-? Over half of all new Internet route announcements are 
misconfigurations! 
-? Until recently, Cisco’s Internet prefix was hijacked on a 
regular basis 
Internet Design Patterns 
Be liberal in what you accept, conservative in what 
you send 
Spread bad news quickly, good news slowly 
Use only soft state inside the network 
Avoid putting functionality into the network unless 
absolutely necessary 
14 
Internet Design Patterns in Practice 
Be liberal in what you accept, conservative in what 
you send 
-? Security suggests the opposite 
Spread bad news quickly, good news slowly 
-? Inconsistent state is a barrier to improving availability 
Use only soft state inside the network 
-? NATs, firewalls, etc. 
Avoid putting functionality into the network unless 
absolutely necessary 
•? Ubiquitous middleboxes 
15  16 
A Brief Tour of the Internet 
What happens when you “click” on a web link? 
This is the view from 10,000 ft …  
You at home 
(client) 
www.msn.com 
(server) 
Internet 
request 
response 
 17 
9,000 ft: Scalability 
Caching improves scalability 
We cut down on transfers: 
-? Check cache (local or proxy) for a copy 
-? Check with server for a new version 
Cache 
“Changed?” 
“Here it is.” 
“Have it?” 
“No” 
www.msn.com 
 18 
8,000 ft: Naming (DNS) 
Map domain names to IP network addresses 
All messages are sent using IP addresses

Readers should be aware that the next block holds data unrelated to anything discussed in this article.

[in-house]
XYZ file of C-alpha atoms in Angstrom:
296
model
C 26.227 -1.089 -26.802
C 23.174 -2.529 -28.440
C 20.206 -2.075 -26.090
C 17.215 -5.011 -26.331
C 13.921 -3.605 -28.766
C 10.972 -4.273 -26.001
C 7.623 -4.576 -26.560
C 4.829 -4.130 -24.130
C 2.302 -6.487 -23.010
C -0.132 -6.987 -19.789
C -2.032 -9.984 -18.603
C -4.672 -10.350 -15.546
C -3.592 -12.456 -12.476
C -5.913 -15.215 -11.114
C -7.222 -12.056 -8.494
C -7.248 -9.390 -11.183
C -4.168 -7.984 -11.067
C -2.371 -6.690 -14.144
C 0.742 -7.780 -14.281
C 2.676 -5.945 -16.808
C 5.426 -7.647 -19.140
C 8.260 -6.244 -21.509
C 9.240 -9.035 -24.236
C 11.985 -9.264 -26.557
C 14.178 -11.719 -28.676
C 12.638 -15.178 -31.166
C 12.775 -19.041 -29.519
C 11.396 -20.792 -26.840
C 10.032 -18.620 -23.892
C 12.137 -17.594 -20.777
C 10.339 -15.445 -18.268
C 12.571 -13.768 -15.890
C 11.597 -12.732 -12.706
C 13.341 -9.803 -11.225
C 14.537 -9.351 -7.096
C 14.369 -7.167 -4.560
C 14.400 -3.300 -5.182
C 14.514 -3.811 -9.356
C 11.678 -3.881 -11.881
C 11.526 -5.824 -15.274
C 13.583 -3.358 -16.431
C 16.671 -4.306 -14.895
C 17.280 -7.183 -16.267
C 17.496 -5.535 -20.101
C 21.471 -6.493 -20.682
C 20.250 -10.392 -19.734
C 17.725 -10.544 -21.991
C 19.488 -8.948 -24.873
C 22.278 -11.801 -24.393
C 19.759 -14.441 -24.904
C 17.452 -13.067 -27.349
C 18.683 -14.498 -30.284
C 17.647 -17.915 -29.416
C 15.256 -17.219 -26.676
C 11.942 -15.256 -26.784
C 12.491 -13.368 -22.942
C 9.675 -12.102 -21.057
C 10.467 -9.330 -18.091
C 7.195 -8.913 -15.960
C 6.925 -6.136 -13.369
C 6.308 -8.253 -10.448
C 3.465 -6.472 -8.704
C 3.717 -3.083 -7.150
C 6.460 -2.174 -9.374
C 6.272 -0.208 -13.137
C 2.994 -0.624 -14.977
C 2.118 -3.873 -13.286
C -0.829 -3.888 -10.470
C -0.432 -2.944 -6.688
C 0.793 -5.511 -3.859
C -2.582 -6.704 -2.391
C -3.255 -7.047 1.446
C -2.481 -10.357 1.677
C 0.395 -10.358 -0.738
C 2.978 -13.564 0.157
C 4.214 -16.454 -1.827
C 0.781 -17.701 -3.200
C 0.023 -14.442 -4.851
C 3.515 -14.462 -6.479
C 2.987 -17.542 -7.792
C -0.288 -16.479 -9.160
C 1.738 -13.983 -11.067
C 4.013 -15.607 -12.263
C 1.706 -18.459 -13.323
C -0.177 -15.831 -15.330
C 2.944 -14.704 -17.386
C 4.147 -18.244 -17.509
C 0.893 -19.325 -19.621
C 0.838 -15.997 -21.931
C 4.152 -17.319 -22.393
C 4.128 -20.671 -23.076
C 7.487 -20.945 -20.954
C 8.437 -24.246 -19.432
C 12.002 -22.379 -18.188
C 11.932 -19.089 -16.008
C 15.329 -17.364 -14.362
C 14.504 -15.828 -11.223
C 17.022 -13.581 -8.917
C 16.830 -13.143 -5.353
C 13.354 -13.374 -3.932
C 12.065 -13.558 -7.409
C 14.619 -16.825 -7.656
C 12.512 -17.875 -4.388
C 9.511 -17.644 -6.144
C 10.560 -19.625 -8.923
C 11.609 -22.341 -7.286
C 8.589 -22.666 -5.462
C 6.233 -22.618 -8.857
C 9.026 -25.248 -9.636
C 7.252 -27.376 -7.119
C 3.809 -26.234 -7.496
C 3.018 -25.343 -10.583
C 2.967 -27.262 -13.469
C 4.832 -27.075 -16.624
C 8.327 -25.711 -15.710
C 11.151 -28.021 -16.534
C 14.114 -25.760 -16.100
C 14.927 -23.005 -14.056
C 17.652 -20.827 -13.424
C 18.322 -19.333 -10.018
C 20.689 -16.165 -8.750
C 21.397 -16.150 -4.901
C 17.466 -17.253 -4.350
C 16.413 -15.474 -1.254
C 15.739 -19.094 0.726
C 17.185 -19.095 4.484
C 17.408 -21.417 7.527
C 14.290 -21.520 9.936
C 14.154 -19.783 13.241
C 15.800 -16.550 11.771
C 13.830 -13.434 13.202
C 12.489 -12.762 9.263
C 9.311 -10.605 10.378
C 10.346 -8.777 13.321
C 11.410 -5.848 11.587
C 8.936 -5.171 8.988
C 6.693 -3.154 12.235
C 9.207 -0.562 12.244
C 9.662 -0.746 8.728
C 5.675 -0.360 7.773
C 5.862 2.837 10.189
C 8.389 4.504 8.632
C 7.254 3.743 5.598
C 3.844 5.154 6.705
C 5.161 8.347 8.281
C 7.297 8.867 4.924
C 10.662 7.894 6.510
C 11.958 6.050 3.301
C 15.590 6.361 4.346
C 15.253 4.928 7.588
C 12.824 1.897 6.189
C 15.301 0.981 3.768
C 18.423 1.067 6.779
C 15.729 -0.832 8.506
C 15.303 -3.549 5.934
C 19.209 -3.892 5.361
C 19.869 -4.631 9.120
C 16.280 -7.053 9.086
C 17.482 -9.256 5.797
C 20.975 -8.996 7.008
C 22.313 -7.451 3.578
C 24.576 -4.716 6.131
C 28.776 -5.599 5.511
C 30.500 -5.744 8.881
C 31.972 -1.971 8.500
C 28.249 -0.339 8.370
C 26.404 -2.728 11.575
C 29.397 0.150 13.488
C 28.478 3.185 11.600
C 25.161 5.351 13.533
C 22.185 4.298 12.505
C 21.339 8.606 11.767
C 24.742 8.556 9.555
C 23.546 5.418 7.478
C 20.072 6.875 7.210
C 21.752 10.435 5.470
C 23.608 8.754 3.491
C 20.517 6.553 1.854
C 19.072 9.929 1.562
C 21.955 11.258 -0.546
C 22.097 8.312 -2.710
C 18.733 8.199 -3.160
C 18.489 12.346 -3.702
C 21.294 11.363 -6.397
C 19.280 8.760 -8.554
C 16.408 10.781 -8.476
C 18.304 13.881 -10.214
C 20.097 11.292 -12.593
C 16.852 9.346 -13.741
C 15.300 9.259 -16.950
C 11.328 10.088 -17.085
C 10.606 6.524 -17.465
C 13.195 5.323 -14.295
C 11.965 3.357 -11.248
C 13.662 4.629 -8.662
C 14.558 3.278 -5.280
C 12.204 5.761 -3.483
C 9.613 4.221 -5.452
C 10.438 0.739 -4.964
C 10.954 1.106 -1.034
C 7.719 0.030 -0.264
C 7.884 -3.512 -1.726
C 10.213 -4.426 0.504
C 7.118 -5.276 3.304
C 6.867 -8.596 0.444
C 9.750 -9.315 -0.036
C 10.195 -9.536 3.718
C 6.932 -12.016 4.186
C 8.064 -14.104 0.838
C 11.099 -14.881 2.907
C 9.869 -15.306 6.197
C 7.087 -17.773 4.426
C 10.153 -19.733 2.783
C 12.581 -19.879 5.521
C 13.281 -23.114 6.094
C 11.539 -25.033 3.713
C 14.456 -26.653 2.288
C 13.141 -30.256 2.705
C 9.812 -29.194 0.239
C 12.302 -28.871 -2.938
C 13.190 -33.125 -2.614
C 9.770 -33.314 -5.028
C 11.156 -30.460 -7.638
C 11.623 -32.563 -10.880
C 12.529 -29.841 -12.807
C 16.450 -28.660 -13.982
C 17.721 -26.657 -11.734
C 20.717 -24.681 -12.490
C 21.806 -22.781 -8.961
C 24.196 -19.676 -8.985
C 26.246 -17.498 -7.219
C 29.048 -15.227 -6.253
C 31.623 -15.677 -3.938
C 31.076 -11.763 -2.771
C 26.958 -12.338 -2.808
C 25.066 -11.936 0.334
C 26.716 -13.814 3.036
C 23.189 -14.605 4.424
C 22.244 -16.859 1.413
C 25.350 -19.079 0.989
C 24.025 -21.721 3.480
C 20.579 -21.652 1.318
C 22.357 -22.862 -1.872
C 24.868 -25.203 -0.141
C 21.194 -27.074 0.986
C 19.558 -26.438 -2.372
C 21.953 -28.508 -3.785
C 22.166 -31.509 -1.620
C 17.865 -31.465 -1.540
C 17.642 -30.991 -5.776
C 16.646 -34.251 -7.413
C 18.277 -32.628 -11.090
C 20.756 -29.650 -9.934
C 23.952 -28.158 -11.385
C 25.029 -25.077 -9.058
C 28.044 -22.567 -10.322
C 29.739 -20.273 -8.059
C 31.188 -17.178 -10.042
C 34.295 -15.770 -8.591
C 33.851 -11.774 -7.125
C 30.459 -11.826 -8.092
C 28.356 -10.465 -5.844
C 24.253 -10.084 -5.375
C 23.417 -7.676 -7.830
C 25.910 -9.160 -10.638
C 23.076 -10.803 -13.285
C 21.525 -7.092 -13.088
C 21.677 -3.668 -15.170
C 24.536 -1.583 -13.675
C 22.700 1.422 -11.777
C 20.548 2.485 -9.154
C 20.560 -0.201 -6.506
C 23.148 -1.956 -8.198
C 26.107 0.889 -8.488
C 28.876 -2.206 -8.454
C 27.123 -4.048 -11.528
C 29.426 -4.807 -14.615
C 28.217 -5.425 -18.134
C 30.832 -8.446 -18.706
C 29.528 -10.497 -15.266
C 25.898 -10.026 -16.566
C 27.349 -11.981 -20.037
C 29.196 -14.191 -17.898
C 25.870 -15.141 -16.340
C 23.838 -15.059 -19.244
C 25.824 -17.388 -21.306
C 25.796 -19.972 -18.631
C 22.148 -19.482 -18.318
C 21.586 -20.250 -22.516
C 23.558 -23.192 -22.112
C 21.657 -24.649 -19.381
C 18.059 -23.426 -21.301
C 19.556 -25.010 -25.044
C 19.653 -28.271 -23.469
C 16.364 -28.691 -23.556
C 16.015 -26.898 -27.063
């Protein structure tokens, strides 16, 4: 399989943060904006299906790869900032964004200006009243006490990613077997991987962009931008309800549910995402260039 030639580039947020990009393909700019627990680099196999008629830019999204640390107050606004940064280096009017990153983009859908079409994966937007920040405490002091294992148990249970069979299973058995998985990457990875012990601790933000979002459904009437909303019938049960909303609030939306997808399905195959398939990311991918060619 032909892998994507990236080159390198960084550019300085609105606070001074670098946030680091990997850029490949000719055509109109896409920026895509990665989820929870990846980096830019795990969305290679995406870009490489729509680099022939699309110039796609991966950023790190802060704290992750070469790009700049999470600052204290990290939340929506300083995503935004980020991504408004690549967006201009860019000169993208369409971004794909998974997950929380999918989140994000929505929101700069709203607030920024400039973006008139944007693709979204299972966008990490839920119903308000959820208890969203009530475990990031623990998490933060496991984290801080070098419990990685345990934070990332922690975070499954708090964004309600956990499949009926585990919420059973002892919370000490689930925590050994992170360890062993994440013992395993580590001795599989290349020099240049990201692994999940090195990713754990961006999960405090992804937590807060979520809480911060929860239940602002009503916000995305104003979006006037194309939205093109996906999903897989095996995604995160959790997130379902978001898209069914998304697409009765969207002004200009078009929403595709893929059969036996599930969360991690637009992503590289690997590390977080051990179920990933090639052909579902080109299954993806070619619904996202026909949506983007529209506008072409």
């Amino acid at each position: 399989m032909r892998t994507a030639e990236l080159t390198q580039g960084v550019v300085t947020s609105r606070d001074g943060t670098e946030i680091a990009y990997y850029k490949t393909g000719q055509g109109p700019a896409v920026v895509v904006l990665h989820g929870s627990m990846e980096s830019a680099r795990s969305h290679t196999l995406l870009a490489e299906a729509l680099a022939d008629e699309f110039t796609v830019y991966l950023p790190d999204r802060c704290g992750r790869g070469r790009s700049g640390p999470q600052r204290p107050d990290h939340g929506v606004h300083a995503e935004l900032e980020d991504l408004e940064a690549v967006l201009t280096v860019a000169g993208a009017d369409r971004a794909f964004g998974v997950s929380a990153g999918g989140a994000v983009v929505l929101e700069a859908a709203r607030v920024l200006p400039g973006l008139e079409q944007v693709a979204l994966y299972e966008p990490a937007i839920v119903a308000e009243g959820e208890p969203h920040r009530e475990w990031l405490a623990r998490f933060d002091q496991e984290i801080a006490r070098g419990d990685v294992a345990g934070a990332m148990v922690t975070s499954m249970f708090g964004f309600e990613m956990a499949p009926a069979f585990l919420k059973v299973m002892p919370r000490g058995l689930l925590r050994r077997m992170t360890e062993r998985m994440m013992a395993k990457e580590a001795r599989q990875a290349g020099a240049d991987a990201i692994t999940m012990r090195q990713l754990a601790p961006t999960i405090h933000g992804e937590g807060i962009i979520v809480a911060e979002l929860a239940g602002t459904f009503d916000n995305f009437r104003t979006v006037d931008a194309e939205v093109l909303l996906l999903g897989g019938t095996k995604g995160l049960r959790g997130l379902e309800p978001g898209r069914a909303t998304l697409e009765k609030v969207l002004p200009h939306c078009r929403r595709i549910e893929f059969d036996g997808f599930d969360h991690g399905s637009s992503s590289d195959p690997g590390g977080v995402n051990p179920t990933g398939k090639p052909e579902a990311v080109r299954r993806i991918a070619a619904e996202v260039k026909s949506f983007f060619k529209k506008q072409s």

-? So we have to translate names to addresses first 
-? But we cache translations to avoid next time 
“What’s the IP address for www.msn.com?” 
“It’s 207.68.173.231” 
128.95.2.106 
Nameserver 
128.95.2.1 
4 
 19 
7,000 ft: Sessions (HTTP) 
A single web page can be multiple “objects” 
Fetch each “object” 
-? either sequentially or in parallel  
GET index.html 
GET ad.gif 
GET logo.gif 
www.msn.com 
 20 
6,000 ft: Reliability (TCP) 
Messages can get lost 
We acknowledge successful receipt and detect and 
retransmit lost messages (e.g., timeouts); 
checksums to detect corruption 
(lost) 
retransmission 
acknowledgment 
 21 
5,000 ft: Congestion (TCP) 
Need to allocate bandwidth between users 
Senders balance available and required 
bandwidths by probing network path and 
observing the response 
How fast can 
I send? 
 22 
4,000 ft: Packets (TCP/IP)  
Long messages are broken into packets 
-? Maximum Ethernet packet is 1.5 Kbytes 
-? Typical web object is 10s of Kbytes 
Number the segments for reassembly  
1. GET 2. inde 3. x.ht 4. ml 
GET index.html 
 23 
3,000 ft: Routing (IP)